Sunday, May 6, 2012

May 6th: Meeting some of the locals

We woke up at 6:30 AM and ate breakfast. There were corn flakes, pancakes, yogurt, and toast with apricot jam. Then we took tuk tuks into town to see the children and their homes that we would be building the boarding house for. Travelling through Sikar was so cool. On the way there, we passed lots of farms (wheat and vegetables like pumpkins and onions etc). Everything is so chaotic. There are cows and motorcycles and people everywhere. It took about fifteen minutes, travelling through the bumpy roads of the market. Vendors sell fruit and goods and pigs, goats, and bulls just casually stroll by. As soon as we stepped off the auto rickshaw, children swarmed us! They spoke decent English (they could sing the alphabet and count and introduce themselves). They wore worn clothes and were pretty dirty. They don't wear shoes and there is sharp things like discarded glass all over the ground. Usually when volunteers work at Youth Touch, they teach English here. We're the first group to do construction (starting tomorrow!).

When we visited the school I met a girl wearing a makeshift cast because she was pushed into a wall that was falling down. Anyways, I'm obsessed with these children. I could play with them forever. They called us madam; it was so cute. Just like in Guatemala, they wanted to play that KitKat bar hand game. This boy I was carrying would point to the words on my shirt and I would spell them out for him. They wanted to take pictures and show us around. In all of their friendliness and happiness, the environment was quite startling. They live in tents surrounded by garbage and the hugest pile of water bottles and rubber shoes I have ever seen. Women and children collect the bottles and people come and take them for very few rupees. The men don't work. They take the money that the women and children make and buy alcohol and cigarettes. Three thousand families live here. They don't have a doctor and rely on Youth Touch to send them to the hospital if they are sick. The women there wanted us to take pictures of them with their kids. One family had a pet monkey! I feel like my words are not enough to explain this morning.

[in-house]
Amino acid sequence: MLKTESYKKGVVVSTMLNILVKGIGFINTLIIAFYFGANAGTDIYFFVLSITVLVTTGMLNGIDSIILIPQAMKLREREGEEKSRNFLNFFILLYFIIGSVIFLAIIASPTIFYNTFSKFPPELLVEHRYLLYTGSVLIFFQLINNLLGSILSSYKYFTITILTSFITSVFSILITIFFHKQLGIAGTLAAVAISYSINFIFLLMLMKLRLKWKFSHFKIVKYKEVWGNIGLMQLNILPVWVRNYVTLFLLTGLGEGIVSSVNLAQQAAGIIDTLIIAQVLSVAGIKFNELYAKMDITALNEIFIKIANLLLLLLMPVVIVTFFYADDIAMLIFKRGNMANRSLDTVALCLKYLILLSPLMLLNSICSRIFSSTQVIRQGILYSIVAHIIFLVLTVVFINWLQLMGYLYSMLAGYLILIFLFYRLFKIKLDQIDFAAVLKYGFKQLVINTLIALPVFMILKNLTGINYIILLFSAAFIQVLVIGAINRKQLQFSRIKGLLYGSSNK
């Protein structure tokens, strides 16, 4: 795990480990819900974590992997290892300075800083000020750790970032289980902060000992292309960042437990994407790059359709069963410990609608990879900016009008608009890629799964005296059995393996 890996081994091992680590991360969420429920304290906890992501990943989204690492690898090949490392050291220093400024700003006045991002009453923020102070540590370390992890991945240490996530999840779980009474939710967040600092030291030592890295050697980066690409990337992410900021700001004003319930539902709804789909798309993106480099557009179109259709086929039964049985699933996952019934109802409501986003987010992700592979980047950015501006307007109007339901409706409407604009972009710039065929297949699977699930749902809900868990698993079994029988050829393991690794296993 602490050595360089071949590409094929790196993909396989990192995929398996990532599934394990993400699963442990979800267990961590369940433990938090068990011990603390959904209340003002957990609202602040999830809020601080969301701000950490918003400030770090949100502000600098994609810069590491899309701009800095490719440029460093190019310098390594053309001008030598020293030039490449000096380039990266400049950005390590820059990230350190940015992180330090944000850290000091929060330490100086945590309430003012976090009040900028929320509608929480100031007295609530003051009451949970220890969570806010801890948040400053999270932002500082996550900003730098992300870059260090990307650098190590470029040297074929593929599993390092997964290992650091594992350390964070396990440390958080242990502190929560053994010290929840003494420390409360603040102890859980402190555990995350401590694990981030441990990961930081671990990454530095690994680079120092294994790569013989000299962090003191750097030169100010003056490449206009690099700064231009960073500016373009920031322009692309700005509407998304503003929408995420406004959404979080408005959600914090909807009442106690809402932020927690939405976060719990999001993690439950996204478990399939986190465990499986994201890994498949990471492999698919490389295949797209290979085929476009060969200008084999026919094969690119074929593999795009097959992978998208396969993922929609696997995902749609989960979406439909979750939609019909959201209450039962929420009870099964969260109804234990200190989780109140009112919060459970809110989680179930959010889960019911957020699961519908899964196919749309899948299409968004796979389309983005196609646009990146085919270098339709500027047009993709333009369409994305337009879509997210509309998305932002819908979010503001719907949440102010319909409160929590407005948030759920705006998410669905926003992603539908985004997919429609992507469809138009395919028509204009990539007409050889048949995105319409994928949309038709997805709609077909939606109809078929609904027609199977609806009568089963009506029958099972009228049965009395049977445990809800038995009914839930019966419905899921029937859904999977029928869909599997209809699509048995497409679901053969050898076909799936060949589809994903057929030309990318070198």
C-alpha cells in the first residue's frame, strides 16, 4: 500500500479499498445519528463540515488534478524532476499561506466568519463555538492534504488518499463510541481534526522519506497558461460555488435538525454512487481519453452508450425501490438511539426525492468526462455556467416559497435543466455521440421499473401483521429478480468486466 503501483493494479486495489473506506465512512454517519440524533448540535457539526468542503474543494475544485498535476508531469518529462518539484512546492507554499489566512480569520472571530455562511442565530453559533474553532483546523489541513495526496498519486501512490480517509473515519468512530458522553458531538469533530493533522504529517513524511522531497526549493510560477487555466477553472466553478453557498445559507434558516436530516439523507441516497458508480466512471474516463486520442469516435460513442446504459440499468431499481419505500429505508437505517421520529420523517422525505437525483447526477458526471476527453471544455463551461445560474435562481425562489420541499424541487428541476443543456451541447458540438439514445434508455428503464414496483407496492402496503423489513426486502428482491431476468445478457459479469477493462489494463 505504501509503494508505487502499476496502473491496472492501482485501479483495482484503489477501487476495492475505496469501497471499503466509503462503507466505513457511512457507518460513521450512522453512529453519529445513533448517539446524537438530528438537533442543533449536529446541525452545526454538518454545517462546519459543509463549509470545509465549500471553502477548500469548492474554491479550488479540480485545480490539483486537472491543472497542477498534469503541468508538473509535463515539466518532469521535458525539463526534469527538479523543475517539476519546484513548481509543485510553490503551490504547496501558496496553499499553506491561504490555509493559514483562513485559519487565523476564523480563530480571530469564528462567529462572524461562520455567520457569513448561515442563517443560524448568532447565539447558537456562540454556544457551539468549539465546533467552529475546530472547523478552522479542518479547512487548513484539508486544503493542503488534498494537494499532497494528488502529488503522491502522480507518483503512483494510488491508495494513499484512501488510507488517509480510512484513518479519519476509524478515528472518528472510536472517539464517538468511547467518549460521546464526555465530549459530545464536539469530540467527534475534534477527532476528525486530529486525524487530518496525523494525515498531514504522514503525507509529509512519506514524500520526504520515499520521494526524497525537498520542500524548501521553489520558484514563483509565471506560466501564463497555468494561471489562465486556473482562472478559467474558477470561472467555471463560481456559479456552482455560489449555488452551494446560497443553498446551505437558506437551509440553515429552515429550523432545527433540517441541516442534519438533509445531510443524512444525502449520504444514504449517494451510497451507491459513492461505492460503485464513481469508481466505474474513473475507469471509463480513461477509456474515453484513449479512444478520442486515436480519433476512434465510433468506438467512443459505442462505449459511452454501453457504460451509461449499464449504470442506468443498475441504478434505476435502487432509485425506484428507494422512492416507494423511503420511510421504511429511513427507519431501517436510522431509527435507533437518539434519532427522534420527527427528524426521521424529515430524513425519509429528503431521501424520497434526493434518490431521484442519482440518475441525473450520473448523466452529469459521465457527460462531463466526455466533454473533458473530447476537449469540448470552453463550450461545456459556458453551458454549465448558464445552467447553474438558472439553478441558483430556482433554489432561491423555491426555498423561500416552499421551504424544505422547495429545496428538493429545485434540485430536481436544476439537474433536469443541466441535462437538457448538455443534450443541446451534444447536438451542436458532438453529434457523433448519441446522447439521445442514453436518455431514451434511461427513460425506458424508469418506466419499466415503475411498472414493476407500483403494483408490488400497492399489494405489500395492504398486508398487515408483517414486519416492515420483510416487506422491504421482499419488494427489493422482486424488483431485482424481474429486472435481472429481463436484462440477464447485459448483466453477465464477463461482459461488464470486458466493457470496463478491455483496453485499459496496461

We met a family with four daughters. The two youngest daughters (ages two and three) were very malnourished as well as mentally challenged. Youth Touch volunteers have been feeding them everyday and nursing them back to health for the past year. There bellies were distended and they had weak, skinny legs. They couldn't walk before, but now they can! The parents had no interest in feeding and taking care of them (because they were mentally/physically challenged, but also because they were female).

Unfortunately we had to leave. I really hope we have the opportunity to come back. We then stopped at a store in the village to look at some work clothes. I bought some beautiful bindis that I am going to rock. Quinn and I also bought detergent for the crew! The ladies of Youth Touch are going to show us how to wash clothes here soon.